A mental patient who pushed a rush hour commuter to his death beneath a tube train because he was angry at losing £150 at the bookies was jailed for life today. Mehmet Bala, a 20 year old voluntary patient at a mental hospital, was furious at losing the cash on a bet on the World Cup, and took his anger out on 52-year old John Curran. The 52-year-old construction worker was shoved to his death from the packed north-bound platform of the Victoria line at Highbury and Islington underground station in north London.
Irishman Mr Curran was standing at the edge of the platform as the train pulled into the station at around 35mph while Bala was standing just behind him. As the train approached Bala barged Mr Curran in front of it and onto the tracks. Mr Curran was hit by the train around 6pm on July 7 last year and died as a result of his injuries. Bala was chased out of the station by fellow passengers, but escaped into the crowd. He was arrested the next day at Homerton Mental Health Hospital in east London as police showed nurses and staff CCTV footage of the murder.
Staff identified the killer as Mehmet Bala who was a voluntary patient, but allowed out unescorted. When woken up Bala asked the officers "Is the man dead?" and was immediately arrested. Officers asked: "What man?" to which Bala responded: "The man I pushed off the platform." At the Old Bailey Cypriot Turk Bala was sent to prison as psychiatrists could not agree on whether he suffered from paranoid schizophrenia. Judge Ann Goddard QC said she had no powers to impose a hospital order under the mental health act as Broadmoor's psychiatrist believed he was not suffering from a mental illness and any treatment would be useless.
According to the BBC he could be out again in less than five years. Nice to know.
She said the hospital had offered to see him again in the next six months but he must serve a minimum of four-and-a-half years before being considered for parole.
This sort of thing seems to be a habit with London's loony community. In 2002 one of those violent-multiple-drug-user-spider-web-on-face types who are best avoided, Stephen Soans-Wade, pushed Christophe Duclos under a train. With its traditional concern for the victim, the Guardian headed its story "Tube killer wanted to go into care".
The good news is that there were two enquiries into the care of Mr Soans-Wade.
On 27 August, weeks before the murder, he warned a GP about his condition. "I feel like I'm going to do something," he said. "I'm going to push somebody under a bus or a train unless I get help. I'm not safe."
On 24 August Soans-Wade told a nurse: "I may throw your husband under traffic or a train - how would you feel then?" Police were called.
He repeated the threat to push someone under a train. He was readmitted to St Clement's for 10 days but doctors again could find no psychotic problems which would warrant keeping him in.
Naturally the procedures have been put in place to prevent such warning signs being missed again.
The panel criticised the lack of joined-up working between the different health agencies looking after Soans-Wade. This, they said, prevented mental health workers from getting the full picture about the potential risks he posed.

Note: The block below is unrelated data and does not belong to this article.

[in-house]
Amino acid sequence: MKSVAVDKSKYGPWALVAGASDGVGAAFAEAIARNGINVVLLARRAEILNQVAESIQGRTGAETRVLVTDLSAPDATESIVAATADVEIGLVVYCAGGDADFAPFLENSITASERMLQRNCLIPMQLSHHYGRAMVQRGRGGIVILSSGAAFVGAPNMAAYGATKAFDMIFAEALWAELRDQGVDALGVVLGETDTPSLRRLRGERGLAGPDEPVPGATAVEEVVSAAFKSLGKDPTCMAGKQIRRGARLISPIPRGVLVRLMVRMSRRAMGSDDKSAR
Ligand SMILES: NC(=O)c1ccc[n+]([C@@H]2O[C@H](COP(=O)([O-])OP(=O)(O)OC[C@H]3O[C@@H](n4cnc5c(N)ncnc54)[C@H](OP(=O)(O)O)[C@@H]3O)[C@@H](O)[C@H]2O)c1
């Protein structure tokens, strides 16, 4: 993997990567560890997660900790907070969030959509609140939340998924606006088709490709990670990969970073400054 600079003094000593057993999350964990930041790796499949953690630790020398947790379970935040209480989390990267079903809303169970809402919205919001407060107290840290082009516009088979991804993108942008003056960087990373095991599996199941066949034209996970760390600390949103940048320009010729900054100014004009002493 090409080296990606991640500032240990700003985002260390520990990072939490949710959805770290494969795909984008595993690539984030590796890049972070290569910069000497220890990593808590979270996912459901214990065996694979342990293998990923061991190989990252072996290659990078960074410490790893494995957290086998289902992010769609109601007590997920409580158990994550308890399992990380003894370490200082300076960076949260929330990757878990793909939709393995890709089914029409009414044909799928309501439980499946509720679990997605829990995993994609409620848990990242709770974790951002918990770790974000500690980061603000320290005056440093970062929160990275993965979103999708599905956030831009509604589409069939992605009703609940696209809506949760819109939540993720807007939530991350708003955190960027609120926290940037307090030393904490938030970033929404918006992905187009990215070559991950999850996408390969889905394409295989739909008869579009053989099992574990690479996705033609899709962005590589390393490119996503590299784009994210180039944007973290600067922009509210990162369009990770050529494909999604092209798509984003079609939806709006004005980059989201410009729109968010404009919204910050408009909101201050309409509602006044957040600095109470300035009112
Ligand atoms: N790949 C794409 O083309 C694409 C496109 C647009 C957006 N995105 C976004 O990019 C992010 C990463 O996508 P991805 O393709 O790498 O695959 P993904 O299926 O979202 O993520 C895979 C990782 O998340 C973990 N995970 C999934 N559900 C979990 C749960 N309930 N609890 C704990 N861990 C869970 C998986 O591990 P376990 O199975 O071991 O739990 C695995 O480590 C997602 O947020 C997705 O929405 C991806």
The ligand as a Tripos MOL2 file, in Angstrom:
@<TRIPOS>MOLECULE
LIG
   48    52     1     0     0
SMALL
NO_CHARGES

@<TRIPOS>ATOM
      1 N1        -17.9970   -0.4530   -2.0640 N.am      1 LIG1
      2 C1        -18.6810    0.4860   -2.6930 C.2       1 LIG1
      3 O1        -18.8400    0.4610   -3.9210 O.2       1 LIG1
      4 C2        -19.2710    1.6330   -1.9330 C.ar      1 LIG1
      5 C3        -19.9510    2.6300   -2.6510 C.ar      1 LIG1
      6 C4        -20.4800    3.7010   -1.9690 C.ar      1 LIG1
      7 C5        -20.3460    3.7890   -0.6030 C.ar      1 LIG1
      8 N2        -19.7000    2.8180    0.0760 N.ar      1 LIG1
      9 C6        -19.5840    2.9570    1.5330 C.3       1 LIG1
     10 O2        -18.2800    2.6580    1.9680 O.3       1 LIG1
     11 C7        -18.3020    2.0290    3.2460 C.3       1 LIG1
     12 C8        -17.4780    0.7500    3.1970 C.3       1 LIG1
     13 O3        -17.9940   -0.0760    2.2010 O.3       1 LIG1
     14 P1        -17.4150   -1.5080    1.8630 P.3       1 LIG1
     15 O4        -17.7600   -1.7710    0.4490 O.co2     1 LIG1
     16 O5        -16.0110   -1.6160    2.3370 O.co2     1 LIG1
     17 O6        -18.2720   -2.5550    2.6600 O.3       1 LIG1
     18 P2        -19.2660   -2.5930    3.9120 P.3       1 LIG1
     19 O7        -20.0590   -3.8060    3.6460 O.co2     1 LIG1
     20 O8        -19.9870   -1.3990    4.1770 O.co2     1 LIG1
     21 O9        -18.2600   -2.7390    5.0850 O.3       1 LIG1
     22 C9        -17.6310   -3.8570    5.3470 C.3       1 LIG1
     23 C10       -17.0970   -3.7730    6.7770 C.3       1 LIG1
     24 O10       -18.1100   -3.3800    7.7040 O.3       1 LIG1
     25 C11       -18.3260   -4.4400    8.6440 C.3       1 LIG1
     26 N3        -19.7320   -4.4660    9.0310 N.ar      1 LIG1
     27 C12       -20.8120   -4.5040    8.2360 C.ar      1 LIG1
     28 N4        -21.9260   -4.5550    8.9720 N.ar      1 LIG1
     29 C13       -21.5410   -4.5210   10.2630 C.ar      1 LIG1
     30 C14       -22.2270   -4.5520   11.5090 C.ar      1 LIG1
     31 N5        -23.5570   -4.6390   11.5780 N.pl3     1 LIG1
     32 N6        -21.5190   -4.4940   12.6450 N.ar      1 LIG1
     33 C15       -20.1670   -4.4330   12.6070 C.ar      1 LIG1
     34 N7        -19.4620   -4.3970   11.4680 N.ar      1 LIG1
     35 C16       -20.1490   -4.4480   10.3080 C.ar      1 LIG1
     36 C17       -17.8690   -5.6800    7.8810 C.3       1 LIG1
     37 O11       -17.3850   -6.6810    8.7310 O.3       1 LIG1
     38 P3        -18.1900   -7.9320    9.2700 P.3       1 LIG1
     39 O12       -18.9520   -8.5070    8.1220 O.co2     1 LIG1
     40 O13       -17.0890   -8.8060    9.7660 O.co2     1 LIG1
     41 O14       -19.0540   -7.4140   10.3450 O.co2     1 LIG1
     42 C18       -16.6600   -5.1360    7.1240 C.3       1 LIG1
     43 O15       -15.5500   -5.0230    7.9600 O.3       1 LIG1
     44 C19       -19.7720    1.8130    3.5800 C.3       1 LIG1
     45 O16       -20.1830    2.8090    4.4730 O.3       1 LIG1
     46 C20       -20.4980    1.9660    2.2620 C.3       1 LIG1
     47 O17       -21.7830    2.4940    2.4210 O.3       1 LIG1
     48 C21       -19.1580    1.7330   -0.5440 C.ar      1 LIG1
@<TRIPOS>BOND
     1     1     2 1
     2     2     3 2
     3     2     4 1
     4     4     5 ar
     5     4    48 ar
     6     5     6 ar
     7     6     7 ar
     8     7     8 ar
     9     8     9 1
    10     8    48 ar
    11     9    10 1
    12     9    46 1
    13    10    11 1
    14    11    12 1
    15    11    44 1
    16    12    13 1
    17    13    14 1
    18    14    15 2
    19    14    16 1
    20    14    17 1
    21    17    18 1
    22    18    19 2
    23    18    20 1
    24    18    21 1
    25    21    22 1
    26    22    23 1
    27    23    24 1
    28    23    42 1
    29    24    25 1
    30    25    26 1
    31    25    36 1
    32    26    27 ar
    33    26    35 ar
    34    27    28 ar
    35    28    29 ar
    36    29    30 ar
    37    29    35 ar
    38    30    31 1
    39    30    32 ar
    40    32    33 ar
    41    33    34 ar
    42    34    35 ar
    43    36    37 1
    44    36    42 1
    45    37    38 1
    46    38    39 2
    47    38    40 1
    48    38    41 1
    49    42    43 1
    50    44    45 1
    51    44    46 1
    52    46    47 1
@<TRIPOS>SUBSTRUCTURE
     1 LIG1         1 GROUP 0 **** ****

"Stephen's threats and actions gave sufficient indication that his violent behaviour might escalate, but this was not recognised," their report said.
The panel recommended the creation of a specialist personality disorder team and a review of the strategy for dealing with those with a "dual diagnosis" - a drug problem combined with mental illness. Carolyn Regan, managing director of NHS London, said: "In the three years since this incident, a greater understanding of the needs of people like Stephen Soans-Wade has been developed."
(en passant, the NHS report has a strain of black humour.
"Mr Soans-Wade had a complex range of needs including personality disorder, mental illness, drug and alcohol dependence."
I would have thought his needs included a good shoeing and being locked up for the public protection, but what do I know ?)
Anyway, at least the structures have now been put in place to ensure action is taken if a mental patient starts threatening to push people under trains. Haven't they ?
The doctor added Bala carried out the killing because he was annoyed that he had lost money gambling on the World Cup. He told nurses he was going to push someone under a Tube, and dreamt of tying up and stabbing a woman.
PS - amazingly, here we see a psychiatrist actually facing action for letting a loony out to kill.
Dr Chattree denies gross misconduct arising out of his decision to discharge Harrington and allegations that he failed to properly monitor and manage him in the community.
In October 2001, Dr Chattree had authorised Harrington's release from a mental health section order back to his Blackburn home. Before his release Harrington had physically attacked a nurse, apparently taken delight in the suffering of fellow patients, and told medics that he would refuse to take anti-psychotic medicine if allowed home, the hearing in Manchester has been told.
But Dr Dziobon, questioned by Dr Chattree's counsel Jane Mischon, said that a multi-discipilinary mental health team was behind the decision to formally discharge Harrington. "If anyone had expressed concern then Dr Chattree would have listened to them," he told the hearing.
Say what you like (and I have) about trick-cyclists, at least their professional body is capable of taking some action. When was the last time a probation officer took the rap for letting a killer out on Early Release ?
Watching paint dry
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